I've always admired ministers and officials who become experts within hours of being appointed to a lofty post.
Dr Ken Boston, new chief of the Qualifications and Curriculum Authority ("Revolution planned for exam marking", TES, November 29) wants a network of marking centres. However, these will probably be in county towns leaving many markers with expensive travel or, worse, accommodation bills to pay. Expenses can be claimed but it often takes months. Why should the workers carry these bills?
The shortage of examiners is largely caused by poor remuneration. Another problem is the popularity of some subjects. Compulsory subjects like English and mathematics will always struggle for markers as their teachers have heavy teaching loads and don't want to take on even more marking.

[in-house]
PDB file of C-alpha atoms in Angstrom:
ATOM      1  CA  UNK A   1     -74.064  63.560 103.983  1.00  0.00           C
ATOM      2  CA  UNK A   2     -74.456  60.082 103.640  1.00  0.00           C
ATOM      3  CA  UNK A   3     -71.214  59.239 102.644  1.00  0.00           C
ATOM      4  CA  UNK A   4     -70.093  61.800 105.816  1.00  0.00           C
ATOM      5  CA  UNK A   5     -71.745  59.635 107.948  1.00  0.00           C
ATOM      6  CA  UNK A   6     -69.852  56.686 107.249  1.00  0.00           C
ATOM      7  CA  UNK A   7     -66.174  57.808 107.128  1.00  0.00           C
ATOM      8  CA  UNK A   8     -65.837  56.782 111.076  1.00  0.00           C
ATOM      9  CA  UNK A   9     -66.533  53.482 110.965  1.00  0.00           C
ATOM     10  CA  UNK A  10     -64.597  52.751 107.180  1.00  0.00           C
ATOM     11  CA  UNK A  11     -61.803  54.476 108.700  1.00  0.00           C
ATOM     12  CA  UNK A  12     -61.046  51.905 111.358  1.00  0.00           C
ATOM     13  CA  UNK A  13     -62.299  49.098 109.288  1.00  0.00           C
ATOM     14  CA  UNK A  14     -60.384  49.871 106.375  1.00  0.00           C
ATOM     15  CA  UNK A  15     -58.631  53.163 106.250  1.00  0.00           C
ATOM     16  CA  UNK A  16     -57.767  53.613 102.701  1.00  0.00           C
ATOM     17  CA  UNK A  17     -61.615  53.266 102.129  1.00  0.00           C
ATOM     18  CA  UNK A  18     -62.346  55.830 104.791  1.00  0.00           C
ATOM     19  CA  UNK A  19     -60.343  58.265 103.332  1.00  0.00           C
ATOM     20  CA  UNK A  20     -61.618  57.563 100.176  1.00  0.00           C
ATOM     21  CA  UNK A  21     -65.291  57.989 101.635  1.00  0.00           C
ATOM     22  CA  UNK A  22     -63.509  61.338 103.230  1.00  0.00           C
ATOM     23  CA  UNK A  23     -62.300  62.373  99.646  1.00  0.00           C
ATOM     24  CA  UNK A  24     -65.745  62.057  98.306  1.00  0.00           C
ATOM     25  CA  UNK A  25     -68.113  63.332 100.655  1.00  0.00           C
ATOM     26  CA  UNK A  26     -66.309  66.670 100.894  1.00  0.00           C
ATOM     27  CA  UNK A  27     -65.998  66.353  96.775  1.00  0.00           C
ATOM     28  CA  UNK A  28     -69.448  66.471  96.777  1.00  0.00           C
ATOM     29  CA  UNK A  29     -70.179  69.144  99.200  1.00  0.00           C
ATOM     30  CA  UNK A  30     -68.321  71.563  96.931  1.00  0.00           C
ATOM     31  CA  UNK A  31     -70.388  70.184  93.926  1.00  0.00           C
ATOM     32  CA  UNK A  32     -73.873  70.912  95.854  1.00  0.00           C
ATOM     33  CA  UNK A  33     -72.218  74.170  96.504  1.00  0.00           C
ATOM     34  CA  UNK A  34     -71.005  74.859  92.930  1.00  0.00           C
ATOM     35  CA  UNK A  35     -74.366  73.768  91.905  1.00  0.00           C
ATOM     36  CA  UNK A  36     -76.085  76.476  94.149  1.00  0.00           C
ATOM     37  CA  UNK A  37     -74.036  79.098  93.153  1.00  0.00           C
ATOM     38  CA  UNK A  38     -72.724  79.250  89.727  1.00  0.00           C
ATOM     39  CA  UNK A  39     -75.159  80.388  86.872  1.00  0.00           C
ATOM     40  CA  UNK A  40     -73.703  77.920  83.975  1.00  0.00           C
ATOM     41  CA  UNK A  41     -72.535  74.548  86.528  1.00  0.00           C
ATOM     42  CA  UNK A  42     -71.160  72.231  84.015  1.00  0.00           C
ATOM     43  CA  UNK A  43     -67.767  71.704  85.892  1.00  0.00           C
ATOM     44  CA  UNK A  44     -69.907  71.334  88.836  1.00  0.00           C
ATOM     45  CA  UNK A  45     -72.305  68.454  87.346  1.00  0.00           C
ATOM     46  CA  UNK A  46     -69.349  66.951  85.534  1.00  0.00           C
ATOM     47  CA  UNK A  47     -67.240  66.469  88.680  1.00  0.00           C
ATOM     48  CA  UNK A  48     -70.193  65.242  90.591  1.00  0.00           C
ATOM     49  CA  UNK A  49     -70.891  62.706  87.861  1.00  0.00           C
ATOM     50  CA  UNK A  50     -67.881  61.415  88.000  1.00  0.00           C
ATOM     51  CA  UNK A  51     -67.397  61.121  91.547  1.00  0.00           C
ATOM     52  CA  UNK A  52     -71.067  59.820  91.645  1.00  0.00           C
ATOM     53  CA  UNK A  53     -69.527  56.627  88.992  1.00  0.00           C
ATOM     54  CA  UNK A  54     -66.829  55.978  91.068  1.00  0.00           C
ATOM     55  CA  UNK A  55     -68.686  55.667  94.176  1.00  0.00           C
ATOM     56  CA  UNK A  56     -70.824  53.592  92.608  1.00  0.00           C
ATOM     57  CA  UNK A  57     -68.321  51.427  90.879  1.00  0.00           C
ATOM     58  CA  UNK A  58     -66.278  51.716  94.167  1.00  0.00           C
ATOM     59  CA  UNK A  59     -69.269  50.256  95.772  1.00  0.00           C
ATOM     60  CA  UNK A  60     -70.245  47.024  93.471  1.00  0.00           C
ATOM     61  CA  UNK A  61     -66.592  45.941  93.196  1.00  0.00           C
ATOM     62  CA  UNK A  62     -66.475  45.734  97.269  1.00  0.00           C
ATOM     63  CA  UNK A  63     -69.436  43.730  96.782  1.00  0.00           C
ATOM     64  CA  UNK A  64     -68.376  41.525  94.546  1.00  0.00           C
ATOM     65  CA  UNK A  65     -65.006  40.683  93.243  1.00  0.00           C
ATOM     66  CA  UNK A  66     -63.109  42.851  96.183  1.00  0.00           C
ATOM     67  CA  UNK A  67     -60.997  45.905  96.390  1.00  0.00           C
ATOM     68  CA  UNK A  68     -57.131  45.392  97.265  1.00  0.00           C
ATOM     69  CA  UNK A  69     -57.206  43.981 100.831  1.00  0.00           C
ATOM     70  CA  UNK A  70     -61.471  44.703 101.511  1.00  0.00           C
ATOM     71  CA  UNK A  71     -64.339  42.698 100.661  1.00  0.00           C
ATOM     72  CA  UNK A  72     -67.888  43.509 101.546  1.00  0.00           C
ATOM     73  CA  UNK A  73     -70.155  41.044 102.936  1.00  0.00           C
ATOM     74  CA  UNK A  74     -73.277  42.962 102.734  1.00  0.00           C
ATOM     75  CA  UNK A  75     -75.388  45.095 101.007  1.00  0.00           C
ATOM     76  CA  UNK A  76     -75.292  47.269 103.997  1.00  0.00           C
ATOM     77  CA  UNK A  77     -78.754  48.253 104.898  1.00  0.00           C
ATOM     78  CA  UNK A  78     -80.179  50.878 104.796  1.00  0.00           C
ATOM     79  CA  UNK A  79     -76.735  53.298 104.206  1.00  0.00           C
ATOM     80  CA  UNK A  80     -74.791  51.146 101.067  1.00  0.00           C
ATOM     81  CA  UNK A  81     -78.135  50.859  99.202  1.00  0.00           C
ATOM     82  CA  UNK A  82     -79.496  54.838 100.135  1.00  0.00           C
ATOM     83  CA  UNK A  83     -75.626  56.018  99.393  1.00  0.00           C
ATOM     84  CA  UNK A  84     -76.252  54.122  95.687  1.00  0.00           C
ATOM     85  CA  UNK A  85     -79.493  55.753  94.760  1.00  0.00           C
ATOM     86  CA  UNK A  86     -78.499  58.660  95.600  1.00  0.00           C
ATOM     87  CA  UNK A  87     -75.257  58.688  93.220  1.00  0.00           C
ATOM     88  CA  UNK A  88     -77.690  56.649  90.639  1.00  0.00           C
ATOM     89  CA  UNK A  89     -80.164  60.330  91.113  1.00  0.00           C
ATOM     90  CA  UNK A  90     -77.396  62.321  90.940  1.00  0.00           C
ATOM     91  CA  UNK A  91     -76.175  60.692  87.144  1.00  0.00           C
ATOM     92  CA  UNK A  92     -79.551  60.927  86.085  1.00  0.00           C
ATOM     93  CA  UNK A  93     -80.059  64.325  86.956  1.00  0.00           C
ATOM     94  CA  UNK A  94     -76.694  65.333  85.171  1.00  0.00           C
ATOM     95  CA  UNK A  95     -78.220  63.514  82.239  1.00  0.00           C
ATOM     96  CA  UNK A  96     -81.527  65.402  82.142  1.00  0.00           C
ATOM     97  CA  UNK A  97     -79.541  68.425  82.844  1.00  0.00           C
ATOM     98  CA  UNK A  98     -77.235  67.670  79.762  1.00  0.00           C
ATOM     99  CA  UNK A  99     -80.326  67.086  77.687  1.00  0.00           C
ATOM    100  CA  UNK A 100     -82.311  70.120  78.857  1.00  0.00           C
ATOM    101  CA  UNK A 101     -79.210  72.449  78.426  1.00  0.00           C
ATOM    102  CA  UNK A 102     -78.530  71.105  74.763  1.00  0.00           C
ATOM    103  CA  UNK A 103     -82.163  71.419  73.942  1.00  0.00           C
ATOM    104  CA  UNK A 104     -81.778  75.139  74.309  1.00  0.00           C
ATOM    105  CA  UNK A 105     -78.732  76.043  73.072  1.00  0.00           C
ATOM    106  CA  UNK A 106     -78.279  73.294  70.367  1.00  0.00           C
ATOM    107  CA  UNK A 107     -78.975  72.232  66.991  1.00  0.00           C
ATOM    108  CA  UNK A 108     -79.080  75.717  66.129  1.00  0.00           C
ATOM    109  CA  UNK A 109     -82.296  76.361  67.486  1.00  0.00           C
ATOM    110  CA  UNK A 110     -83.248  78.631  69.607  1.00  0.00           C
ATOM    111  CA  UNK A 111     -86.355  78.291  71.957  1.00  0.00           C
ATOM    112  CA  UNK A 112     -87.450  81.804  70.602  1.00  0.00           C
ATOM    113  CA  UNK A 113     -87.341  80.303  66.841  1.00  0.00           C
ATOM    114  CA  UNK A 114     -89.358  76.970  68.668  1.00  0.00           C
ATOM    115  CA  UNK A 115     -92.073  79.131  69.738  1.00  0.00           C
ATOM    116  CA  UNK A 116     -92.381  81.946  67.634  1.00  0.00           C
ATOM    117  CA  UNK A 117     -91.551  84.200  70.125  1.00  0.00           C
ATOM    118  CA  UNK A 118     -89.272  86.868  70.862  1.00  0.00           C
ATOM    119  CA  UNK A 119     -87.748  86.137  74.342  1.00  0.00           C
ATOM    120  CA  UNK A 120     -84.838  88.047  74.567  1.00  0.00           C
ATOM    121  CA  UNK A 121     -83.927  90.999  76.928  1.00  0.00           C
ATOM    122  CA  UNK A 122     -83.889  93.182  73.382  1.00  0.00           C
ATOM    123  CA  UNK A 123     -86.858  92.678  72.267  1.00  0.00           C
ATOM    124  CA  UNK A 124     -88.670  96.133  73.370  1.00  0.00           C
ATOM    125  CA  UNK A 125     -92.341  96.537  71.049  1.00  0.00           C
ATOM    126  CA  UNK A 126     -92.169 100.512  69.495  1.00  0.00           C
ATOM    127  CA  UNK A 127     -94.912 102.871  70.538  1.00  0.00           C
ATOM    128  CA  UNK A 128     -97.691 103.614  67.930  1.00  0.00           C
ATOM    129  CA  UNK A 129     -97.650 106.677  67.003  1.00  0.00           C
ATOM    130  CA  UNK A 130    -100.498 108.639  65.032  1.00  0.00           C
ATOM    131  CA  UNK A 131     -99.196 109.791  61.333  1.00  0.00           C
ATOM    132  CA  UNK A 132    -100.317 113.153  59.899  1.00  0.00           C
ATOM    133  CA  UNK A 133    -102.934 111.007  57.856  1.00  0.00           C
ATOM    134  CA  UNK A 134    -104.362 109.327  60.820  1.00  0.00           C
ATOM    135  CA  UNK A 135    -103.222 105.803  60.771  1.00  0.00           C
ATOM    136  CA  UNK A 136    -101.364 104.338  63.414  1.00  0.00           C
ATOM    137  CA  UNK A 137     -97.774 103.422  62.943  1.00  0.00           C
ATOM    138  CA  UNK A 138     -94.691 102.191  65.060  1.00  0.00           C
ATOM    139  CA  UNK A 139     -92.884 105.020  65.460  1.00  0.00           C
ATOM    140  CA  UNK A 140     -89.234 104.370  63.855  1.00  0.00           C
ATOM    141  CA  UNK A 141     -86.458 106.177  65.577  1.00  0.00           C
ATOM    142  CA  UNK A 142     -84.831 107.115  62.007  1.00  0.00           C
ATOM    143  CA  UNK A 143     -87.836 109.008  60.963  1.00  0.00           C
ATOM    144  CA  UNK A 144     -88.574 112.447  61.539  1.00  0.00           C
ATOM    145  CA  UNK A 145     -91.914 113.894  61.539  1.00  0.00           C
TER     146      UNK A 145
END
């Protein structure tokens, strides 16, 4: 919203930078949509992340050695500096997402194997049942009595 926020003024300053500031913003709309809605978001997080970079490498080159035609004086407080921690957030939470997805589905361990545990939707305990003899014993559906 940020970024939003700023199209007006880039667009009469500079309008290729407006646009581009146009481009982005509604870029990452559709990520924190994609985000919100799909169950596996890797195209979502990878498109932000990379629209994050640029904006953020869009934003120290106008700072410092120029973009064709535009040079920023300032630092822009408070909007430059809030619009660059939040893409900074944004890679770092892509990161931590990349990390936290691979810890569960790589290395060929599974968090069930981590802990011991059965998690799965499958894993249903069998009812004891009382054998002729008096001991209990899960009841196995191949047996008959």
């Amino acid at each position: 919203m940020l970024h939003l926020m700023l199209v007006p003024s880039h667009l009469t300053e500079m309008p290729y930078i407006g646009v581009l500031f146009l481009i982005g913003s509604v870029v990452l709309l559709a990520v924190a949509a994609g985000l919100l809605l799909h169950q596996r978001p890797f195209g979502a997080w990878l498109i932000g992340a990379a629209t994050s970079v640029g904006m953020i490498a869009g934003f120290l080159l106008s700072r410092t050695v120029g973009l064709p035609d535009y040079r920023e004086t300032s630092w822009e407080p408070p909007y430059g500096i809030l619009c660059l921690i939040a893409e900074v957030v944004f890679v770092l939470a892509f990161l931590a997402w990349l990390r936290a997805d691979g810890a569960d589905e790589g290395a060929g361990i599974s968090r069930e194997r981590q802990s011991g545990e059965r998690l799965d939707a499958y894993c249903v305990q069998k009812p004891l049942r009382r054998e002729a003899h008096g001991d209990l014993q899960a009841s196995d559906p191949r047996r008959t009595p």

He also suggests more internal marking. But teachers can't always be trusted to mark their own pupils' work. Most are too generous (we see this with coursework). They can't all be fully monitored by new "senior examiner" figures.
Finally, the thought of one school's teachers marking the exams of a neighbour falls flat when we realise that kudos, jobs and promotion all depend on other local schools' results being significantly worse than yours.
The problem that hit the headlines this year was not caused by the examiners. It was caused by the high and mighty messing about with grades. Start reform at the top for once, Dr Boston, and listen to the squeaky red pens of the footsoldiers who actually do the work.
E Paul Lishman (27 years a prisoner of several examination boards) 15 High Brigham Brigham Cockermouth, Cumbria